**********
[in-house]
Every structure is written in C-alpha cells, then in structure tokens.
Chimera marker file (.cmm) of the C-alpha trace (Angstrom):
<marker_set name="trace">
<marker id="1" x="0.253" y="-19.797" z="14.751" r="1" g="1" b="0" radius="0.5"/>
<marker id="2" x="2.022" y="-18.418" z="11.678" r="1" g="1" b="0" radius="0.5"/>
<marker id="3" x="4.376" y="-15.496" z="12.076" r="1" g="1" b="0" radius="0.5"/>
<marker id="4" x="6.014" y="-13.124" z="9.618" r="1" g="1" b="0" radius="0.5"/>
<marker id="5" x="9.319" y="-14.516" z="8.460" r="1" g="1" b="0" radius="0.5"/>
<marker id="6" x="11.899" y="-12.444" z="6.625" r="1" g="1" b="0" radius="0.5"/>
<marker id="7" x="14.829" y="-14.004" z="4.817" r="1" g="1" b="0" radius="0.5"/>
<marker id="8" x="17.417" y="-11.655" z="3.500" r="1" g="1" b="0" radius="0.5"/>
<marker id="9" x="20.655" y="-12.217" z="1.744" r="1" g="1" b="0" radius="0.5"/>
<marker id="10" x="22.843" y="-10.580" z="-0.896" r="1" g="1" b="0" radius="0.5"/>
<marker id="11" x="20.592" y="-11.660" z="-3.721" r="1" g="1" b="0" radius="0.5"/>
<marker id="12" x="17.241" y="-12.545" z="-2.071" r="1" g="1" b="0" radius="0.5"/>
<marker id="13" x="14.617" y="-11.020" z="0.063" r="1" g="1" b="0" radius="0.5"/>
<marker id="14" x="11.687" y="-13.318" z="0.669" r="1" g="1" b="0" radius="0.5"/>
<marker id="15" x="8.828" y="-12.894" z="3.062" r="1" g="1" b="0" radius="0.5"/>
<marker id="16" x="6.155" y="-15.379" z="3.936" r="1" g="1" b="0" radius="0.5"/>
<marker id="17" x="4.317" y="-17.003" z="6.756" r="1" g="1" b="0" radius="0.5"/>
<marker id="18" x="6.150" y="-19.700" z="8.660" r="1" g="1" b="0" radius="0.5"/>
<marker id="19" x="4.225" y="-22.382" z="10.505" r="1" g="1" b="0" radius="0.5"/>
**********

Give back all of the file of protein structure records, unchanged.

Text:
[in-house]
Every structure is written in C-alpha cells, then in structure tokens.
Chimera marker file (.cmm) of the C-alpha trace (Angstrom):
<marker_set name="trace">
<marker id="1" x="0.253" y="-19.797" z="14.751" r="1" g="1" b="0" radius="0.5"/>
<marker id="2" x="2.022" y="-18.418" z="11.678" r="1" g="1" b="0" radius="0.5"/>
<marker id="3" x="4.376" y="-15.496" z="12.076" r="1" g="1" b="0" radius="0.5"/>
<marker id="4" x="6.014" y="-13.124" z="9.618" r="1" g="1" b="0" radius="0.5"/>
<marker id="5" x="9.319" y="-14.516" z="8.460" r="1" g="1" b="0" radius="0.5"/>
<marker id="6" x="11.899" y="-12.444" z="6.625" r="1" g="1" b="0" radius="0.5"/>
<marker id="7" x="14.829" y="-14.004" z="4.817" r="1" g="1" b="0" radius="0.5"/>
<marker id="8" x="17.417" y="-11.655" z="3.500" r="1" g="1" b="0" radius="0.5"/>
<marker id="9" x="20.655" y="-12.217" z="1.744" r="1" g="1" b="0" radius="0.5"/>
<marker id="10" x="22.843" y="-10.580" z="-0.896" r="1" g="1" b="0" radius="0.5"/>
<marker id="11" x="20.592" y="-11.660" z="-3.721" r="1" g="1" b="0" radius="0.5"/>
<marker id="12" x="17.241" y="-12.545" z="-2.071" r="1" g="1" b="0" radius="0.5"/>
<marker id="13" x="14.617" y="-11.020" z="0.063" r="1" g="1" b="0" radius="0.5"/>
<marker id="14" x="11.687" y="-13.318" z="0.669" r="1" g="1" b="0" radius="0.5"/>
<marker id="15" x="8.828" y="-12.894" z="3.062" r="1" g="1" b="0" radius="0.5"/>
<marker id="16" x="6.155" y="-15.379" z="3.936" r="1" g="1" b="0" radius="0.5"/>
<marker id="17" x="4.317" y="-17.003" z="6.756" r="1" g="1" b="0" radius="0.5"/>
<marker id="18" x="6.150" y="-19.700" z="8.660" r="1" g="1" b="0" radius="0.5"/>
<marker id="19" x="4.225" y="-22.382" z="10.505" r="1" g="1" b="0" radius="0.5"/>